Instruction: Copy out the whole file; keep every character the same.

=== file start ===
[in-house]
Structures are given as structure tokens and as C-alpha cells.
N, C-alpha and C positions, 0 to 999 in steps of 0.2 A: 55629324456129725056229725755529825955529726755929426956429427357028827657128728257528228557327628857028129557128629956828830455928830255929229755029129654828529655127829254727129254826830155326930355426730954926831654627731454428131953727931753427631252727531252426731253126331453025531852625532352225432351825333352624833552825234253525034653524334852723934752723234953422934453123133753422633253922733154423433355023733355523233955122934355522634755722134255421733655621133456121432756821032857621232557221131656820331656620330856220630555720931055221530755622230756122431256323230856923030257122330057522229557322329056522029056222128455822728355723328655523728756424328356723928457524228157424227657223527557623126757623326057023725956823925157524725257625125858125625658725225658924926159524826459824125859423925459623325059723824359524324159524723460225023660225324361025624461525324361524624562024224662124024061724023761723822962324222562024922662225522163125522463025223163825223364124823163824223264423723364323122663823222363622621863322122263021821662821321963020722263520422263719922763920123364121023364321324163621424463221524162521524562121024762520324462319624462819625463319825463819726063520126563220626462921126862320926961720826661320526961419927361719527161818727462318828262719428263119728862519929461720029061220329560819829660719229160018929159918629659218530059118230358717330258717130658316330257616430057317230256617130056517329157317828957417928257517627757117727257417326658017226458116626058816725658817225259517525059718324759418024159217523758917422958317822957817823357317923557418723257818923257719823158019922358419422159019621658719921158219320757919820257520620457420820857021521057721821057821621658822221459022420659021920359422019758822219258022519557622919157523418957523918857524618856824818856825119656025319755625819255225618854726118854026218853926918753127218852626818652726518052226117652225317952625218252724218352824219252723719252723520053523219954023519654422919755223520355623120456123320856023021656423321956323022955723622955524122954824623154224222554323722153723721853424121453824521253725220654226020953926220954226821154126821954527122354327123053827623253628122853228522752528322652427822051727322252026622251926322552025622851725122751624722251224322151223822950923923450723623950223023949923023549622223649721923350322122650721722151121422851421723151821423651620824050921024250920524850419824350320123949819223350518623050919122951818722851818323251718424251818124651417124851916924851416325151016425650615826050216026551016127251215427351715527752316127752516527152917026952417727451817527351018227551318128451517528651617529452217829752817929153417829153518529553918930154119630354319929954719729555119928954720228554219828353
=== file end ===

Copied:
[in-house]
Structures are given as structure tokens and as C-alpha cells.
N, C-alpha and C positions, 0 to 999 in steps of 0.2 A: 55629324456129725056229725755529825955529726755929426956429427357028827657128728257528228557327628857028129557128629956828830455928830255929229755029129654828529655127829254727129254826830155326930355426730954926831654627731454428131953727931753427631252727531252426731253126331453025531852625532352225432351825333352624833552825234253525034653524334852723934752723234953422934453123133753422633253922733154423433355023733355523233955122934355522634755722134255421733655621133456121432756821032857621232557221131656820331656620330856220630555720931055221530755622230756122431256323230856923030257122330057522229557322329056522029056222128455822728355723328655523728756424328356723928457524228157424227657223527557623126757623326057023725956823925157524725257625125858125625658725225658924926159524826459824125859423925459623325059723824359524324159524723460225023660225324361025624461525324361524624562024224662124024061724023761723822962324222562024922662225522163125522463025223163825223364124823163824223264423723364323122663823222363622621863322122263021821662821321963020722263520422263719922763920123364121023364321324163621424463221524162521524562121024762520324462319624462819625463319825463819726063520126563220626462921126862320926961720826661320526961419927361719527161818727462318828262719428263119728862519929461720029061220329560819829660719229160018929159918629659218530059118230358717330258717130658316330257616430057317230256617130056517329157317828957417928257517627757117727257417326658017226458116626058816725658817225259517525059718324759418024159217523758917422958317822957817823357317923557418723257818923257719823158019922358419422159019621658719921158219320757919820257520620457420820857021521057721821057821621658822221459022420659021920359422019758822219258022519557622919157523418957523918857524618856824818856825119656025319755625819255225618854726118854026218853926918753127218852626818652726518052226117652225317952625218252724218352824219252723719252723520053523219954023519654422919755223520355623120456123320856023021656423321956323022955723622955524122954824623154224222554323722153723721853424121453824521253725220654226020953926220954226821154126821954527122354327123053827623253628122853228522752528322652427822051727322252026622251926322552025622851725122751624722251224322151223822950923923450723623950223023949923023549622223649721923350322122650721722151121422851421723151821423651620824050921024250920524850419824350320123949819223350518623050919122951818722851818323251718424251818124651417124851916924851416325151016425650615826050216026551016127251215427351715527752316127752516527152917026952417727451817527351018227551318128451517528651617529452217829752817929153417829153518529553918930154119630354319929954719729555119928954720228554219828353